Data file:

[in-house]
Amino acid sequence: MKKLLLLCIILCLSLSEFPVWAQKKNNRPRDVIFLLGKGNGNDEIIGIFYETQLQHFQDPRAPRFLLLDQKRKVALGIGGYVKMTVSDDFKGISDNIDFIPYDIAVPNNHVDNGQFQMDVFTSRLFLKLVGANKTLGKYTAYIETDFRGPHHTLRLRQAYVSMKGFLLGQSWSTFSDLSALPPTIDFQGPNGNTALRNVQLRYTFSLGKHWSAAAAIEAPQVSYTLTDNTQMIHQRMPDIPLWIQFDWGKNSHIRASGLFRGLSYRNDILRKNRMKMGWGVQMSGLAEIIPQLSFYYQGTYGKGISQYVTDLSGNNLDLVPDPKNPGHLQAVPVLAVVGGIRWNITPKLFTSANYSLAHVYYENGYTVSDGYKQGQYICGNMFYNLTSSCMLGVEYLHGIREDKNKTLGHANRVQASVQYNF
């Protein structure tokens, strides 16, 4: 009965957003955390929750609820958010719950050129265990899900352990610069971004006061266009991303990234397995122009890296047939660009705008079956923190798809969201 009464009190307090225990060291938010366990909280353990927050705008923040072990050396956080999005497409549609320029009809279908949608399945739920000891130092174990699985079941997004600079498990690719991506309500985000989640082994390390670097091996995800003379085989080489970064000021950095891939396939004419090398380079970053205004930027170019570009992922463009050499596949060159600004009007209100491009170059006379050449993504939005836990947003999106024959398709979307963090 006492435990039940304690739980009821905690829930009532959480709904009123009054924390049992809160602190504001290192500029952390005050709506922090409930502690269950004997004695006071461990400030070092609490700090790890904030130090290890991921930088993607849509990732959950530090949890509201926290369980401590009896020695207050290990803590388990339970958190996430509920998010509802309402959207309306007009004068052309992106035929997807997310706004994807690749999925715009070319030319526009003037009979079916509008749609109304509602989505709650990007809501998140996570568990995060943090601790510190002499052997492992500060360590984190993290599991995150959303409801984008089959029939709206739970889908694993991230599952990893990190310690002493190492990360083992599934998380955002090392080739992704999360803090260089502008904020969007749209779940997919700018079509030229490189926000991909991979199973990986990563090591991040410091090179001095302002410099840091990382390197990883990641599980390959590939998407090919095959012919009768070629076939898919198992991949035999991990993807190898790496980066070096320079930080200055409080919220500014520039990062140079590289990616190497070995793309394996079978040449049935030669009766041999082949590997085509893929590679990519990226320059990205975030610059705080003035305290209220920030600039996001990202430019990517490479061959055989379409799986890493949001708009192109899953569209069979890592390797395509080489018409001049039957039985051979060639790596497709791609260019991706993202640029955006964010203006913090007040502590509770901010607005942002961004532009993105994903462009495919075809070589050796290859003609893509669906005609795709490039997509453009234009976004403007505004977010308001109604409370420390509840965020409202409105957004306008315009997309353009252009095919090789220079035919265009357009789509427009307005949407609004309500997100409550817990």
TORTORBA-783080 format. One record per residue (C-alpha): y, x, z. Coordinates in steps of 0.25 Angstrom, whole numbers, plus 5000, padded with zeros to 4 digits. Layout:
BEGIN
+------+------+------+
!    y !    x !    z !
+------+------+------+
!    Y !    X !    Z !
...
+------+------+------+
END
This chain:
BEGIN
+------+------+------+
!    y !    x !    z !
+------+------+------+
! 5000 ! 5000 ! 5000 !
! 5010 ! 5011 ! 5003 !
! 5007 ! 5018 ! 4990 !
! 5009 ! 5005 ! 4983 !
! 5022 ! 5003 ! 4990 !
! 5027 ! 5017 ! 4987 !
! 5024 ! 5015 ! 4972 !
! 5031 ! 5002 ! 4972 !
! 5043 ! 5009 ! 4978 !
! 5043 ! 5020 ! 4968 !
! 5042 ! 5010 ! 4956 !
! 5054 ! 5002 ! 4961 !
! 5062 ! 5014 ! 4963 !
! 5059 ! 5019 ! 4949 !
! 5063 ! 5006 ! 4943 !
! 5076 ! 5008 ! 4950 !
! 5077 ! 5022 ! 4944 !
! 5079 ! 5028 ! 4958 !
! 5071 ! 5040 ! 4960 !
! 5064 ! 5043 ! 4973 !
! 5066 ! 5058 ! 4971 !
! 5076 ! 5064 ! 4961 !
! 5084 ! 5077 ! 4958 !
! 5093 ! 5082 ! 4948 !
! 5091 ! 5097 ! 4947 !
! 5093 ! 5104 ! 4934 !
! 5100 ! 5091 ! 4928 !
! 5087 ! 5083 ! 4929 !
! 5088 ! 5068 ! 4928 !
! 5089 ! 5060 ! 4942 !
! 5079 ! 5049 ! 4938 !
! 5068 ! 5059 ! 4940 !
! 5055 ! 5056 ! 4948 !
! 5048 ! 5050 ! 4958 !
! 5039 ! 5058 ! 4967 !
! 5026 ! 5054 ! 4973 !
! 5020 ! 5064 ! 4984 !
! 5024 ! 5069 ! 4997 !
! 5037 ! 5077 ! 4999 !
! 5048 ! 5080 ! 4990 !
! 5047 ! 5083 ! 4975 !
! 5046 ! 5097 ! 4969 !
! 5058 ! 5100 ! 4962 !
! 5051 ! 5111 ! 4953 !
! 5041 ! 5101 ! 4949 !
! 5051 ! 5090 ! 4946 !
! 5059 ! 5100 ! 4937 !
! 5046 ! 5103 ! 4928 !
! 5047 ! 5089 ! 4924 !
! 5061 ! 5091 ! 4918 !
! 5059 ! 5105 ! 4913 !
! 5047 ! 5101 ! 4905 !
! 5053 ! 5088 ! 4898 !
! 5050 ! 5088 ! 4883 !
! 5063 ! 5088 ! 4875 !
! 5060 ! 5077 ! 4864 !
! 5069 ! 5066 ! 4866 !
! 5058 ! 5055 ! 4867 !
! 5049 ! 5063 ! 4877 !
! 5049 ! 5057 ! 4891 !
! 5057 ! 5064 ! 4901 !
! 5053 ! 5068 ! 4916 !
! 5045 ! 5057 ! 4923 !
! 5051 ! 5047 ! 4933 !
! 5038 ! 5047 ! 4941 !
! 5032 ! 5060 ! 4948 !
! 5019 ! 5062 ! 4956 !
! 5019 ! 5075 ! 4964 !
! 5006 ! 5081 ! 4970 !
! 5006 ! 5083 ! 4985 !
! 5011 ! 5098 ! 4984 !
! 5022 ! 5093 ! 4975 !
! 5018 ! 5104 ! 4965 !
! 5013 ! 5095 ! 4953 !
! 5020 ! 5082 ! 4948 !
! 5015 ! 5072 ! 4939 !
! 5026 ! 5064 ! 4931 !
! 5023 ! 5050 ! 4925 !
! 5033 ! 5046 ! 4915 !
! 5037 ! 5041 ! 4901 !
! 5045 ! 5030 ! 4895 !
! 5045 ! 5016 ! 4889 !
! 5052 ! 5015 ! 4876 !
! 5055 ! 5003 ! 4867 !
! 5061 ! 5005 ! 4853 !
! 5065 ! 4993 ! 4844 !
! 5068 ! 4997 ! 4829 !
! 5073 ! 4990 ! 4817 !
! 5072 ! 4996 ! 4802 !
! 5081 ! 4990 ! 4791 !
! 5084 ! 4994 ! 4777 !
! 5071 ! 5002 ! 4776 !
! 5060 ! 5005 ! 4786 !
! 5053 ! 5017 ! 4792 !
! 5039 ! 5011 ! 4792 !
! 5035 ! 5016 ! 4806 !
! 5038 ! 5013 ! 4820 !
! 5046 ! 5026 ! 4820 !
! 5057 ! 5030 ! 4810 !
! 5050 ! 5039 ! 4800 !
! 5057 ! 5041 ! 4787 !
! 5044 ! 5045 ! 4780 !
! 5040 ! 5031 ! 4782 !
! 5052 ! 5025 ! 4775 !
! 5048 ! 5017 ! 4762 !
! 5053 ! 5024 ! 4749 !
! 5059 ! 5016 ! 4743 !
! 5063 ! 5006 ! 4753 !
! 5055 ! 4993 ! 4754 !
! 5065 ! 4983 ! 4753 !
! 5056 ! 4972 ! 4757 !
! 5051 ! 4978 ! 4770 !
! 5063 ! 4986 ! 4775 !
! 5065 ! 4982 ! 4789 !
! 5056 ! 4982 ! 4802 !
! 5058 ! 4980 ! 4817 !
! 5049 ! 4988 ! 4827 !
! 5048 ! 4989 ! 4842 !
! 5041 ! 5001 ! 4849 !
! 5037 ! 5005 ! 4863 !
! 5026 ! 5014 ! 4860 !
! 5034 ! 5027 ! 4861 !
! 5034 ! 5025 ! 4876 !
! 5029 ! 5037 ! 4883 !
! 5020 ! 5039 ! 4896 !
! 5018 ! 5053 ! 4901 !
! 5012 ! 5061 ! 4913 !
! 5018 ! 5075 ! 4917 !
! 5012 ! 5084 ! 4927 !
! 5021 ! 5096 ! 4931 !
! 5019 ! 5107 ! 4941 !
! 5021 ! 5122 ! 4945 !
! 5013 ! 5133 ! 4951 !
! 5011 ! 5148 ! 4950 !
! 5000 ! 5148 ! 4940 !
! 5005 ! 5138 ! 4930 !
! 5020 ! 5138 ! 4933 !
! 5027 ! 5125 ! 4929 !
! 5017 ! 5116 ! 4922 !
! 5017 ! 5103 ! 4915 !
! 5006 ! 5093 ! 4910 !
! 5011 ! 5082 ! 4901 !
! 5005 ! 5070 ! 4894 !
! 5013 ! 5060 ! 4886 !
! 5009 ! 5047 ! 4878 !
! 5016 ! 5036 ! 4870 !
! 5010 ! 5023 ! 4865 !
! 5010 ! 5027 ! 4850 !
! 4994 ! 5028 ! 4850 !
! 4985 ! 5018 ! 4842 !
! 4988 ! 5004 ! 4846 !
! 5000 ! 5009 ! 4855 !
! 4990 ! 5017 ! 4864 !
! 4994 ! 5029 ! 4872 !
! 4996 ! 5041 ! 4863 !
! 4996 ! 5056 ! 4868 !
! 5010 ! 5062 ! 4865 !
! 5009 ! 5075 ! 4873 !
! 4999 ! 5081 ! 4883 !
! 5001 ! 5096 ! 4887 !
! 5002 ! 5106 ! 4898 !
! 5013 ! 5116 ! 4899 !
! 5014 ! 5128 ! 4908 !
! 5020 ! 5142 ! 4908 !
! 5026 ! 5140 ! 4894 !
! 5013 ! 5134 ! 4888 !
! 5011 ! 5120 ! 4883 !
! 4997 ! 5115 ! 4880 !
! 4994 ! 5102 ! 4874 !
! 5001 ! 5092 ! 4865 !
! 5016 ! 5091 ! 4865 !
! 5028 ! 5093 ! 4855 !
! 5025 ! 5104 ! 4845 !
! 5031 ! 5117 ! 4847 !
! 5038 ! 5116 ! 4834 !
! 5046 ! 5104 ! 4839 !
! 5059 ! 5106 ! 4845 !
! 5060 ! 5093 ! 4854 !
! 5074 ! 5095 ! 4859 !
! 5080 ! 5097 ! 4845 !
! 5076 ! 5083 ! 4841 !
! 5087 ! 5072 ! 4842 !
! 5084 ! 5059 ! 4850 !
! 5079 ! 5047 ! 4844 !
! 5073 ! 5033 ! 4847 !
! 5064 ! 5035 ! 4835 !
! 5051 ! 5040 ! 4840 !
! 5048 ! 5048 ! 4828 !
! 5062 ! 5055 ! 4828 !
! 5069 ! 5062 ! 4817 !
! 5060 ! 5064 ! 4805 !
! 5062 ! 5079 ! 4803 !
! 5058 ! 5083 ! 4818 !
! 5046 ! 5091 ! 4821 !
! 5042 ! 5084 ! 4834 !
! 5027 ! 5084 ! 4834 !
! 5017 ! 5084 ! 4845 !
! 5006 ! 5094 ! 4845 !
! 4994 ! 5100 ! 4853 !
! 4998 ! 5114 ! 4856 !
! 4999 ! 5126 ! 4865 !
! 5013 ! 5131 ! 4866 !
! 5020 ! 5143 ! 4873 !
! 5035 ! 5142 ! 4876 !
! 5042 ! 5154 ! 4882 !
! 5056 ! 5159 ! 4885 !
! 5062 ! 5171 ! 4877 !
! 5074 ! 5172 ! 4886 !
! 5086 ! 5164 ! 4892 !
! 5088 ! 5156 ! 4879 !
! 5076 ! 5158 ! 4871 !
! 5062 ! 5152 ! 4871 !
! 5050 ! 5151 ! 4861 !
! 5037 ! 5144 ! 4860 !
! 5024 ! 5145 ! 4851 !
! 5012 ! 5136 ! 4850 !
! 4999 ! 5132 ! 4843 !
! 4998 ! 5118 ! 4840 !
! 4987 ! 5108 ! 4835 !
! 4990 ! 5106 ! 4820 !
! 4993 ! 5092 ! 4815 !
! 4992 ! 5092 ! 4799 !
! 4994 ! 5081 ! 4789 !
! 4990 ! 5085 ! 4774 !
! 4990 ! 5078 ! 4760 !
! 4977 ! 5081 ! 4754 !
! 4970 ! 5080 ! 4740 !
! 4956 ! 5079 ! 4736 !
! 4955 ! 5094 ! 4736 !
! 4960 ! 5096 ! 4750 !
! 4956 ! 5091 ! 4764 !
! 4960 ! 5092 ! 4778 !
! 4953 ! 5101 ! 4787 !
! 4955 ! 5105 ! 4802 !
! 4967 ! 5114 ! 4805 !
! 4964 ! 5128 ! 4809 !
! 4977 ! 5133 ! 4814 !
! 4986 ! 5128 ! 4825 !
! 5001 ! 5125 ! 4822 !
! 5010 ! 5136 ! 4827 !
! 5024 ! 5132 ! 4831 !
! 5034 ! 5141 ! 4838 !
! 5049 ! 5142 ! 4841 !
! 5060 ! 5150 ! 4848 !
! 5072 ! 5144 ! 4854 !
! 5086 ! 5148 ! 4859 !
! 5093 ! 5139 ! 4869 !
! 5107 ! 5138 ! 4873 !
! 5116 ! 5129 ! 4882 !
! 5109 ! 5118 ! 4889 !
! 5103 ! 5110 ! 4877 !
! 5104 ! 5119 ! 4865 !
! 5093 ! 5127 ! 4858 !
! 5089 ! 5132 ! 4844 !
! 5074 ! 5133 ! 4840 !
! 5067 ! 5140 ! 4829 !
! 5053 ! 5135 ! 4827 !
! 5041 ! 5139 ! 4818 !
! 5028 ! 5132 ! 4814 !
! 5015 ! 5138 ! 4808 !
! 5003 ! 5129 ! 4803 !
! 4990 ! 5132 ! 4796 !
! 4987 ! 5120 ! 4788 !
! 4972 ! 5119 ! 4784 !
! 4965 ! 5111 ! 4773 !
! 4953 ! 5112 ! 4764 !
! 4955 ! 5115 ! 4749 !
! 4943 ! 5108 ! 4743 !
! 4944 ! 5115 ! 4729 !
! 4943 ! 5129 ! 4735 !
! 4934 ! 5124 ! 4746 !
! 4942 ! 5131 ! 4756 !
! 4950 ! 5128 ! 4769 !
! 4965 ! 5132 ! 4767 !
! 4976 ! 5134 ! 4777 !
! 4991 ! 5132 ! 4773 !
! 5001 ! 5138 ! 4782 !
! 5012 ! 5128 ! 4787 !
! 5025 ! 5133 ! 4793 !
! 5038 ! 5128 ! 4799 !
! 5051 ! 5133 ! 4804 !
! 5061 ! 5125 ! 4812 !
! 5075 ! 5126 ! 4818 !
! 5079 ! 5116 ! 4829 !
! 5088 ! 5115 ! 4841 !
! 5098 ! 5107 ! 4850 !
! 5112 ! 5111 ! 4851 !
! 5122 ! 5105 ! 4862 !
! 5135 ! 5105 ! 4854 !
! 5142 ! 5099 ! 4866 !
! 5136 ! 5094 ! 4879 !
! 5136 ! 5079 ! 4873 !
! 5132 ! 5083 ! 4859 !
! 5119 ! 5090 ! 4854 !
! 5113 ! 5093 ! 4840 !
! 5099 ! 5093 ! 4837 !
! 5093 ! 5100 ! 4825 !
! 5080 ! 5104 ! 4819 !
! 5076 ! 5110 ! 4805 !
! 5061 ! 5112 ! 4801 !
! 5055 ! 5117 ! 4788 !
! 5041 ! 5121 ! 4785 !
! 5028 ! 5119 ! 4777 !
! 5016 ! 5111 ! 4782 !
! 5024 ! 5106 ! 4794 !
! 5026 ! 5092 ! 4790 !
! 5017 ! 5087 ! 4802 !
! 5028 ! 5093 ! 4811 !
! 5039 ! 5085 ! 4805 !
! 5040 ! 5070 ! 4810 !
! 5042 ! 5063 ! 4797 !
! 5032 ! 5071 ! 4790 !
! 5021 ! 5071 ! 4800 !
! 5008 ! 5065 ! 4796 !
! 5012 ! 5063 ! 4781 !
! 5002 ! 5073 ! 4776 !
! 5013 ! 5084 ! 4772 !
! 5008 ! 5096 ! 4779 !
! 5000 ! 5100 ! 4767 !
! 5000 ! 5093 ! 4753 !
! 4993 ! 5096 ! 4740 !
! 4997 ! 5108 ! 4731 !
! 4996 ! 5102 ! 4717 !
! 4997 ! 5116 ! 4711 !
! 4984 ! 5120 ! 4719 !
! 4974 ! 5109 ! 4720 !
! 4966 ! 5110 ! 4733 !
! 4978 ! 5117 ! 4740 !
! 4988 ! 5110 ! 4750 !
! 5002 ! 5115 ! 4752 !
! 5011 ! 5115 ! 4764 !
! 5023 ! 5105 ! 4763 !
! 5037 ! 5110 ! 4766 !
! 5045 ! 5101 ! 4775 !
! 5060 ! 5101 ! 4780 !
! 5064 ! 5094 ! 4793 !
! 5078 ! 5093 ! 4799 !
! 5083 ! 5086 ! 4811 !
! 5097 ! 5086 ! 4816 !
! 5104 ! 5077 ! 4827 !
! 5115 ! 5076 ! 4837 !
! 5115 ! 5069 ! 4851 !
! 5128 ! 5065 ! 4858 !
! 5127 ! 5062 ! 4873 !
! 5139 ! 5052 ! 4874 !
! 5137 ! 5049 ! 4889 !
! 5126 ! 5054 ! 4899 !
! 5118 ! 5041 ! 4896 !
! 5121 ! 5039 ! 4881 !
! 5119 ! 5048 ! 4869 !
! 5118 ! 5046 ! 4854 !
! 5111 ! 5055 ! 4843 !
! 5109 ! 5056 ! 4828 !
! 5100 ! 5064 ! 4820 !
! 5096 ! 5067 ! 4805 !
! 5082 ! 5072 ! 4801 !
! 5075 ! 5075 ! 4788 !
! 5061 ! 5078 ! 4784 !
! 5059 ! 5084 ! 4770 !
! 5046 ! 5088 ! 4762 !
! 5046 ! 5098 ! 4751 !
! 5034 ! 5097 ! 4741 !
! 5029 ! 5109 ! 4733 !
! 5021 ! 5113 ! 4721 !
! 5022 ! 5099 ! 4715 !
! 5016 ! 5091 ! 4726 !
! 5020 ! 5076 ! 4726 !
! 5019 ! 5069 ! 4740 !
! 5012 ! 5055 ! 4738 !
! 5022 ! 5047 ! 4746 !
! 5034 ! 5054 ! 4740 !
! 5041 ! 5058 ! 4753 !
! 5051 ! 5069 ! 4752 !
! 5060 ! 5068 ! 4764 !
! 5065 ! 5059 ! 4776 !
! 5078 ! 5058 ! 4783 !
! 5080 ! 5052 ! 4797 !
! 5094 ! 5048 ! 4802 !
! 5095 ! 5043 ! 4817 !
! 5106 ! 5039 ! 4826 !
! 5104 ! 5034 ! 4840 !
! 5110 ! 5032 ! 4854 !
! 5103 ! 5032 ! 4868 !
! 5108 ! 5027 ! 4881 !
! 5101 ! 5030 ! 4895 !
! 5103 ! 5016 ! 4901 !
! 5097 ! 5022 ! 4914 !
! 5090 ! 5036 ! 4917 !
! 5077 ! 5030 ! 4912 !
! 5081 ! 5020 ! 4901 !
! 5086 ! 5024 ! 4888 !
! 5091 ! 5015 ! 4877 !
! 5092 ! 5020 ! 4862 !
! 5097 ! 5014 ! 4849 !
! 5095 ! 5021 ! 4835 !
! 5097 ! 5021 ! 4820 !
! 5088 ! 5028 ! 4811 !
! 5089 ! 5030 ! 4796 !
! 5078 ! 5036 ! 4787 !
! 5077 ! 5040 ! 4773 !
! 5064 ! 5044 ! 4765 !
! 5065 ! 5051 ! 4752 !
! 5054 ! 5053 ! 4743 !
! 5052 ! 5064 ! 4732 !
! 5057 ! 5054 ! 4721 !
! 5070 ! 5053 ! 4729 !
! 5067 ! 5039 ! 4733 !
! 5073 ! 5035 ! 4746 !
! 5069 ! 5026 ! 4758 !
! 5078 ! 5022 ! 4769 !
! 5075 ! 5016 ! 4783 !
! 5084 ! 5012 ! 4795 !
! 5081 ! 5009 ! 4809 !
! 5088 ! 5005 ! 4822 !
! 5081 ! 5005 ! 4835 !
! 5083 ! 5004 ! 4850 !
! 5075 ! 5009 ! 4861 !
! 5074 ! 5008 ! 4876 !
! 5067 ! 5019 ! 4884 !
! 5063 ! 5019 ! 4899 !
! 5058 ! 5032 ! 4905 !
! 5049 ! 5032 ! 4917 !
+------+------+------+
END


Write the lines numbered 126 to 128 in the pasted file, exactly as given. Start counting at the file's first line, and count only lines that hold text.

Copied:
! 5055 ! 4993 ! 4754 !
! 5065 ! 4983 ! 4753 !
! 5056 ! 4972 ! 4757 !